METRO ATLANTA PIANO COMPANY AND CEO SENTENCED FOR SMUGGLING ILLEGAL ELEPHANT IVORY INTO THE UNITED STATES
March 9, 2011
A-440 Piano Shipments to Be Monitored for Three Years
ATLANTA, GA - A-440 PIANOS, INC., a Georgia corporation, and its Chief Executive Officer, PASCAL VIEILLARD, 49, of Lilburn, Georgia, were sentenced today by United States District Judge Richard W. Story for illegally shipping internationally protected elephant ivory into the United States.
United States Attorney Sally Quillian Yates said, “A-440 Pianos and its CEO deliberately violated laws that govern the importation of elephant ivory. Because they chose not to follow the law, in addition to having federal convictions, the company and its CEO will be monitored closely for several years and will pay hefty fines. Our message to commercial enterprises is clear: this office will prosecute violations of laws that were designed to promote the viability of endangered species.”
Southeast Region U.S. Fish and Wildlife Service, Office of Law Enforcement, Special Agent in Charge James Gale said, “The wildlife violation that occurred in this case is a prime example of the continued desire for ivory and ivory products. The response to supply and demand has fueled the unlawful activities associated with providing these products to consumers. The sentence handed down today should serve as evidence that the U.S. Fish and Wildlife Service continues its vigilance enforcing wildlife laws pertaining to the unlawful commercialization of endangered and threatened wildlife and wildlife listed on Appendix I of the Convention on International Trade in Endangered Species.”
“Cooperative investigations and inspections with our federal, state and local partners continue to produce positive results in our ongoing efforts against prohibited and illegal importations,” stated Area Port Director Robert Fencel, U.S. Customs and Border Protection, Office of Field Operations, Charleston.
A-440 PIANOS was sentenced to 3 years of probation with the condition that all pianos imported by A-440 PIANOS are brought through the Port of Atlanta. A-440 PIANOS was ordered to pay a $17,500 fine. VIEILLARD was sentenced to 3 years probation and also ordered to pay a $17,500 fine. The unlawfully imported ivory was forfeited to the United States.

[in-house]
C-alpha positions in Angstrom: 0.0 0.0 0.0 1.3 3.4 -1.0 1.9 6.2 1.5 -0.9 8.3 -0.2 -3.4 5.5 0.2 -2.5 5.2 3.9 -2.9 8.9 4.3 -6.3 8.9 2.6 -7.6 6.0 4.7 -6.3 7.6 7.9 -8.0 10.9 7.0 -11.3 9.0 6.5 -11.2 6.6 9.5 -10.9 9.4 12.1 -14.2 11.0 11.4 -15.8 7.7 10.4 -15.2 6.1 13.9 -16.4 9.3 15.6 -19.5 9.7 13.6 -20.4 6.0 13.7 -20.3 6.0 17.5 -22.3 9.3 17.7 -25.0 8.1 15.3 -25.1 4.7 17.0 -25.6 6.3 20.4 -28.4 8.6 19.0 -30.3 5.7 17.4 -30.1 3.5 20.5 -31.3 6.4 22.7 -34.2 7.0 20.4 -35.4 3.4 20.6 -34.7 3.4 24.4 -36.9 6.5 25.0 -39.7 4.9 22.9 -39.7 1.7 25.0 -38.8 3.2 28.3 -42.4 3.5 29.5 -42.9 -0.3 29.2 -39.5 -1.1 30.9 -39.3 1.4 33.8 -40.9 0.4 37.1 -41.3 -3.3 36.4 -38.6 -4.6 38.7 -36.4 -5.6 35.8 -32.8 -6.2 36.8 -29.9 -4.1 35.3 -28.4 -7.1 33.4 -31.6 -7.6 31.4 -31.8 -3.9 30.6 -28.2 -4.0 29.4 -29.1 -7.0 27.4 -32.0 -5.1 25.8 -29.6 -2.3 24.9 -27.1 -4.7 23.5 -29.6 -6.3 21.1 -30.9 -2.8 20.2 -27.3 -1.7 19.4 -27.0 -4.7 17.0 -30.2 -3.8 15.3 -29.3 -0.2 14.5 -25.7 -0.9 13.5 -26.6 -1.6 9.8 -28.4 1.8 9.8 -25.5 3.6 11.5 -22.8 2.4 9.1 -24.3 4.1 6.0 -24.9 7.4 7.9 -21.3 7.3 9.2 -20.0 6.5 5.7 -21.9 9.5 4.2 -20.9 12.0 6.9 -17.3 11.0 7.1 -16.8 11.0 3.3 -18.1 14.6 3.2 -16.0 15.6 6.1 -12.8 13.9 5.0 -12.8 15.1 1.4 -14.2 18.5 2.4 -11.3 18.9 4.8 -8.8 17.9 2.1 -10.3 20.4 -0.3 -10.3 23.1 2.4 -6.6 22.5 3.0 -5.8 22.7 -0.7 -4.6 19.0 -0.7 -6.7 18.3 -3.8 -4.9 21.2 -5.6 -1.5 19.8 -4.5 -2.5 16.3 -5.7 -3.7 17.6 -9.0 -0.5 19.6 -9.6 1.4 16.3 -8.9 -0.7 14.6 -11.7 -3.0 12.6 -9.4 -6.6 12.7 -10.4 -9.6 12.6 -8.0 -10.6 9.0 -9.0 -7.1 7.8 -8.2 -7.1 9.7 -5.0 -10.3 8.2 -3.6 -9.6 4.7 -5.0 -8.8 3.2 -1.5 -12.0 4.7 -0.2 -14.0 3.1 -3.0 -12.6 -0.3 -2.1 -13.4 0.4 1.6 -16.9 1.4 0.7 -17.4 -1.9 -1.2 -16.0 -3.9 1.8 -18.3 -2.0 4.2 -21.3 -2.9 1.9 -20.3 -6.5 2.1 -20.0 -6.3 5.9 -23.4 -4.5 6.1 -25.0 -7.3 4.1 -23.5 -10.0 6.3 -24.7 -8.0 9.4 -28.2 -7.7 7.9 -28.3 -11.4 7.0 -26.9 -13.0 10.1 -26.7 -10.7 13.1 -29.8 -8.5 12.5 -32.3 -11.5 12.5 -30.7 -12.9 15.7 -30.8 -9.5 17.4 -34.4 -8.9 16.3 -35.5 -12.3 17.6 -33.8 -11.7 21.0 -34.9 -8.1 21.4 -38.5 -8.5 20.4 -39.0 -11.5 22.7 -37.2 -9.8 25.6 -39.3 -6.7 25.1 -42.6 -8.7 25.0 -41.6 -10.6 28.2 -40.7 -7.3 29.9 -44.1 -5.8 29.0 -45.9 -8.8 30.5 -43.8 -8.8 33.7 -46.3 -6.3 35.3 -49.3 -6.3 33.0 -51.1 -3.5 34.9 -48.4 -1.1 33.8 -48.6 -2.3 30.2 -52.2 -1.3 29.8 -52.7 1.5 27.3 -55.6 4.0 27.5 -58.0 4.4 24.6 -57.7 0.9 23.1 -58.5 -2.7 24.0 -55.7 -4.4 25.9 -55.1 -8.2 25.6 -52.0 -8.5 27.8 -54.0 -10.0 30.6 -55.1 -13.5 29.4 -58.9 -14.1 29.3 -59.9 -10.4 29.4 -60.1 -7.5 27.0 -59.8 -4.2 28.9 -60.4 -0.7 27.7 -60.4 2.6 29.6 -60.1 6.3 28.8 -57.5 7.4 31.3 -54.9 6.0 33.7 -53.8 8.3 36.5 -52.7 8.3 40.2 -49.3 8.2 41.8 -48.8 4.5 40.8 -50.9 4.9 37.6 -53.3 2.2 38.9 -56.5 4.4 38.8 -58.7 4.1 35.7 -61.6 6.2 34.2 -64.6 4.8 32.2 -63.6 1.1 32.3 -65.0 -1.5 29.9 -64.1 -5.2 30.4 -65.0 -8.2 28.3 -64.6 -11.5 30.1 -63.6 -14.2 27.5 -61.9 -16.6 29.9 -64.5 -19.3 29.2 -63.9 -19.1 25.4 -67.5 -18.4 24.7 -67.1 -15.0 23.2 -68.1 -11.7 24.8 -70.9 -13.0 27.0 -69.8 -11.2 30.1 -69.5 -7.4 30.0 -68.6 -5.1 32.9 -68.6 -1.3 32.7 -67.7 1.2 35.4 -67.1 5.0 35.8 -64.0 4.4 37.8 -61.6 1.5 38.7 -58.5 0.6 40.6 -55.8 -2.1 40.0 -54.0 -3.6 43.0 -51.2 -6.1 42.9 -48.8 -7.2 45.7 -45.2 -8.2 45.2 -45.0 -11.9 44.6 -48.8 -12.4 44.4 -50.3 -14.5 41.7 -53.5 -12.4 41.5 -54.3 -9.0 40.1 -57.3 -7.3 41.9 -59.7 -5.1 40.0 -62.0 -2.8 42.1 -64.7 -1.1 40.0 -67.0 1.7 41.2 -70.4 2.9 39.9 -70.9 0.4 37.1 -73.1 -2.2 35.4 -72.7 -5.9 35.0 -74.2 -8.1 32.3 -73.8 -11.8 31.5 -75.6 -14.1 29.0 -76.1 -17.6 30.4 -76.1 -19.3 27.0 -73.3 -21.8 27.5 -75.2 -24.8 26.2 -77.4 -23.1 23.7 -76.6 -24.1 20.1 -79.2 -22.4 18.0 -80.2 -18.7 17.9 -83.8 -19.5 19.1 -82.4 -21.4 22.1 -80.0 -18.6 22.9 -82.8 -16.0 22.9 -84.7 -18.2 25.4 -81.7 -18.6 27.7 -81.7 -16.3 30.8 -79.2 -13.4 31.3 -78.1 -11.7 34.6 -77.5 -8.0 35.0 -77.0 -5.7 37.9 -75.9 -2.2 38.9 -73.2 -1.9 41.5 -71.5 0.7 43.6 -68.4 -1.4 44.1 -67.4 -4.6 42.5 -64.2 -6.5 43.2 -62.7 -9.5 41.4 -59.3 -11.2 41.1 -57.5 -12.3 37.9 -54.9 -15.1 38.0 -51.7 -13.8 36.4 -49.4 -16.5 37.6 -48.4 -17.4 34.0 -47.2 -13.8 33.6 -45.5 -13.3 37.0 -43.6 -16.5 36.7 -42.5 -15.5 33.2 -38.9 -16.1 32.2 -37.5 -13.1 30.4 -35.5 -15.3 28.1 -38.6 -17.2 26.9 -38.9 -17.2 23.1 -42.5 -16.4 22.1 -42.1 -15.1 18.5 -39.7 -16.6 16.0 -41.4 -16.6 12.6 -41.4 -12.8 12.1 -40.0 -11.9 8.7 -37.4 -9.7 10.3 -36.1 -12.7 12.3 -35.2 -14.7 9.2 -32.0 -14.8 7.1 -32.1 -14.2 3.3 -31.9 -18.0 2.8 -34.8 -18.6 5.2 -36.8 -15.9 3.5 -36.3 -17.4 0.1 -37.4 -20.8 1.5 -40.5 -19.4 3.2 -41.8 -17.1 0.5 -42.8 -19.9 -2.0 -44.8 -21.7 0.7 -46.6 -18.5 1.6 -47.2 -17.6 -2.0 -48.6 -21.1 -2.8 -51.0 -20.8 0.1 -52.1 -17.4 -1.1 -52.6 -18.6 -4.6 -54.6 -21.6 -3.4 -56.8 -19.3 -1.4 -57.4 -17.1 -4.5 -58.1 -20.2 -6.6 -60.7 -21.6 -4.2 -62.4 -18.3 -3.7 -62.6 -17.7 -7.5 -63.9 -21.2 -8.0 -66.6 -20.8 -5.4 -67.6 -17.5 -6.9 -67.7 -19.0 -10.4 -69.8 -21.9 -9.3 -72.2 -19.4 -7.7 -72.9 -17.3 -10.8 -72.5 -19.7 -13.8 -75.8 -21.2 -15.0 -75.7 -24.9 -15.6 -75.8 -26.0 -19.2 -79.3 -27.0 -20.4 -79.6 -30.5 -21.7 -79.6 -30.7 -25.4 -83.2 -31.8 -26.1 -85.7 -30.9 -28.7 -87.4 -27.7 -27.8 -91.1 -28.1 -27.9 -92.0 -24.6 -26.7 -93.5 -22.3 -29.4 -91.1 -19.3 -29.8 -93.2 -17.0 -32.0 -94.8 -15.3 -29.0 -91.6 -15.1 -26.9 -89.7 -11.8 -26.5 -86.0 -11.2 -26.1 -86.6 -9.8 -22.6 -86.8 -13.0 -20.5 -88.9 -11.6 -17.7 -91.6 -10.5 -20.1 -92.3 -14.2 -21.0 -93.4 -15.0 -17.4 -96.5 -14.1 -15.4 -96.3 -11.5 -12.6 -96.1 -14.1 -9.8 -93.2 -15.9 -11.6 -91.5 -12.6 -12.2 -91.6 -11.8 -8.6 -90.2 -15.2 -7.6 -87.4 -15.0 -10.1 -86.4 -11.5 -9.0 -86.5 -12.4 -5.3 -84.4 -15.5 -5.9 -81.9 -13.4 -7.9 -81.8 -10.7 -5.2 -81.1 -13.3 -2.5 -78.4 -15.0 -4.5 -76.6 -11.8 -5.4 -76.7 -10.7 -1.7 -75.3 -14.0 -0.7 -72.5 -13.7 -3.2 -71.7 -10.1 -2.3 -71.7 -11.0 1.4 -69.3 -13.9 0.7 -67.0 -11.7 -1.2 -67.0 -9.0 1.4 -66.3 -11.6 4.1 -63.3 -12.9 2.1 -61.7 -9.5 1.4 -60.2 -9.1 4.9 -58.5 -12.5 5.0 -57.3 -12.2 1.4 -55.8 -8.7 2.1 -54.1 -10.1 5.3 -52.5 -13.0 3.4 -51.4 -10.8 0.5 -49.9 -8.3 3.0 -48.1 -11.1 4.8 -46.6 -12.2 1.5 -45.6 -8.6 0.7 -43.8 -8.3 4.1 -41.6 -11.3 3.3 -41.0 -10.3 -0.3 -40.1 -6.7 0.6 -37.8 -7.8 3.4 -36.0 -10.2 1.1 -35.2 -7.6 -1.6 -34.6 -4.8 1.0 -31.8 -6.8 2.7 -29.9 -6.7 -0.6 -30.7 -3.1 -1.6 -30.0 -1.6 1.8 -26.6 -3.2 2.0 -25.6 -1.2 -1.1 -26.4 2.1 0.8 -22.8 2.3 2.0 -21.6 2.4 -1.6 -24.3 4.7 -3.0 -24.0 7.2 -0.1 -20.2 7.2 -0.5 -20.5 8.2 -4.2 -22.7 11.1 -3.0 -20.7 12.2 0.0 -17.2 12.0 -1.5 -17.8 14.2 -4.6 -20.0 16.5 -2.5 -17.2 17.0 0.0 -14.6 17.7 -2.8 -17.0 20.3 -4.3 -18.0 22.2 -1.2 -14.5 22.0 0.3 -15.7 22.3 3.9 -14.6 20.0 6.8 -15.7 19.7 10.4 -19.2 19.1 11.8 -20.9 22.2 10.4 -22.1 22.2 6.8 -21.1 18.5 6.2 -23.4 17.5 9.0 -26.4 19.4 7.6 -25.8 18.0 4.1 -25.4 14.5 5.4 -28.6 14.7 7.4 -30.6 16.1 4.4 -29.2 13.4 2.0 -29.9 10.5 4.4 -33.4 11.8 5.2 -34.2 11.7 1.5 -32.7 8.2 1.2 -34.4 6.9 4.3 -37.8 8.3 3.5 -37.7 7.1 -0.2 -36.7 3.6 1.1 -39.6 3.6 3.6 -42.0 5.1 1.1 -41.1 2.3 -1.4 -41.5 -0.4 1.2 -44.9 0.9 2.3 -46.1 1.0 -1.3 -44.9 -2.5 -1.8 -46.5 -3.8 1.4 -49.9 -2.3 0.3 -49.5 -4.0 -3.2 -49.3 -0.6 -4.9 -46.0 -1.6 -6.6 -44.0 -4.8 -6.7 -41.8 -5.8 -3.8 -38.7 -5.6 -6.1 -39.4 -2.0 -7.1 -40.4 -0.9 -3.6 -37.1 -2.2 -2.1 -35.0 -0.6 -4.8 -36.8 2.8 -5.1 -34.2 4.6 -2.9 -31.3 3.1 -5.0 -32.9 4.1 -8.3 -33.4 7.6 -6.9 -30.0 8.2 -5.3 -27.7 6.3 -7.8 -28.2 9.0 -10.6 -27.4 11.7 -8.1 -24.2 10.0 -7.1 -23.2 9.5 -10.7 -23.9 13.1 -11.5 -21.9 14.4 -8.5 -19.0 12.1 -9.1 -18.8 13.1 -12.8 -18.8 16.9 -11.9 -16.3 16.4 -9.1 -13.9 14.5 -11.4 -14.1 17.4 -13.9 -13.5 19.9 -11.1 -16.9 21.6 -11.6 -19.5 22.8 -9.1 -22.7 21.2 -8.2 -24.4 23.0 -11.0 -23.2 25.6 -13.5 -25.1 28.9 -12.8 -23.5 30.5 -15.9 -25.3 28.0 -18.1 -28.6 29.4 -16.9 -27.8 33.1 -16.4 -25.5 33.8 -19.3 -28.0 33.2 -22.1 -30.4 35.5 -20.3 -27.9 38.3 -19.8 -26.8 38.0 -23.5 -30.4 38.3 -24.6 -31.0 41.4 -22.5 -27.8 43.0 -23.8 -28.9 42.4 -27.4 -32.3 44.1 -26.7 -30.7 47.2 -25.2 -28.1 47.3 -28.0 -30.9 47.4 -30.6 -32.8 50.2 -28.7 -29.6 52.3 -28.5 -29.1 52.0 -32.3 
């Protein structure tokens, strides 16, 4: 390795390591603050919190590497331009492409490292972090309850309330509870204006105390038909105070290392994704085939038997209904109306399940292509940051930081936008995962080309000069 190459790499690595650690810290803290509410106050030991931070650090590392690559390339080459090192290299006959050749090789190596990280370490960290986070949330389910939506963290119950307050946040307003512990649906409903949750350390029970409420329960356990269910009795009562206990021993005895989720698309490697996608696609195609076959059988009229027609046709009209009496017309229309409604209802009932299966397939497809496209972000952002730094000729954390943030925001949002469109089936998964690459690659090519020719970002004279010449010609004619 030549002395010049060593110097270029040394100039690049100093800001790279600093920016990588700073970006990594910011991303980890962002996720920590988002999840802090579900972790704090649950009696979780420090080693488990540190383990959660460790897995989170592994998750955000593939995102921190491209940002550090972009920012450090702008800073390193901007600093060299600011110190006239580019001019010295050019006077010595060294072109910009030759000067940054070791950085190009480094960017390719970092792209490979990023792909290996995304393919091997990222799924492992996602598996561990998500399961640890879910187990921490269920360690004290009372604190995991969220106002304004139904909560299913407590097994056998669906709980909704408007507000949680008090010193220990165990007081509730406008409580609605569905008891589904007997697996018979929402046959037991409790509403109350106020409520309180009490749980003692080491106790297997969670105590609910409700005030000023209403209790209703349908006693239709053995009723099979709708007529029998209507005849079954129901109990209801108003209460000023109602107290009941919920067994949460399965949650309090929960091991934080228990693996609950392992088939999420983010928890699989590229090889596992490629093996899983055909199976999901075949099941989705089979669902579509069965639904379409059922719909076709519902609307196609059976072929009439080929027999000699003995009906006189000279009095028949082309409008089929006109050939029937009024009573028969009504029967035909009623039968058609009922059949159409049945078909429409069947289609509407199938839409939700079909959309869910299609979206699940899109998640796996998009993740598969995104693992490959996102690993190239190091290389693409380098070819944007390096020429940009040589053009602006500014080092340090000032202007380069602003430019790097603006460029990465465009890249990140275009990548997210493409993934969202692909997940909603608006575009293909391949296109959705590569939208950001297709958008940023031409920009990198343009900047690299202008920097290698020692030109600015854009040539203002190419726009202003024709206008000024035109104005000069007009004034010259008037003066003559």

On November 18, 2010, A-440 PIANOS pleaded guilty in federal district court to one felony count of smuggling elephant ivory into the United States. That same day, VIEILLARD, its C.E.O., pleaded guilty to one misdemeanor count of violating the Lacey Act by illegally importing pianos that contained elephant ivory.
According to United States Attorney Yates, the charges and other information presented in court: A-440 PIANOS, based in Atlanta, Georgia, imports, exports, and sells pianos to domestic and international customers. In September 2009, U.S. Fish and Wildlife Special Agents received information from the Convention on International Trade in Endangered Species (“CITES”) Secretariat’s office in Geneva, Switzerland, that a representative of A-440 PIANOS had made an inquiry regarding CITES documentation requirements. Within a few weeks, U.S. Fish and Wildlife Service Special Agents and U.S. Customs and Border Protection Agriculture Specialists inspected a piano shipment imported by A-440 PIANOS. The invoice accompanying the U.S. Customs and Border Protection entry packet declared ten of the eleven pianos in the shipment as having “no ivory keys.” No CITES permits or U.S. Fish and Wildlife Service declarations accompanied the shipment. Two pianos had the keyboards removed and five pianos had the individual keys removed. Investigators noted that two piano keyboards were located in the bottom of a crate under furniture and personal effects. The individual keys were located in a crate under a tray of marking pens. The keyboards and individual keys were positively identified to be covered with elephant ivory, which requires a permit to be imported or exported.
The Lacey Act, enacted in 1900, is the first national wildlife law and was passed to assist states in enforcing wildlife laws. It provides additional protection to fish, wildlife, and plants that were taken, possessed, transported or sold in violation of state, tribal, foreign, or federal law. The Endangered Species Act is the U.S. domestic law that implements the CITES. Each of the two species of elephant is listed in CITES Appendix I, is subject to strict trade regulations, and requires permits to be imported or exported.
This case was investigated by Special Agents with the U.S. Fish and Wildlife Service Office of Law Enforcement and the Department of Homeland Security Immigration and Customs Enforcement Service, U.S. Customs and Border Protection Agriculture Specialists and Officers, Office of Field Operations, Charleston, S.C.
Assistant United States Attorney Mary C. Roemer prosecuted the case.
For further information please contact Sally Q. Yates, United States Attorney, or John Horn, First Assistant United States Attorney, through Yvette Comer, at (404) 581-6335. The Internet address for the Home Page for the U.S. Attorney's Office for the Northern District of Georgia is www.justice.gov/usao/gan.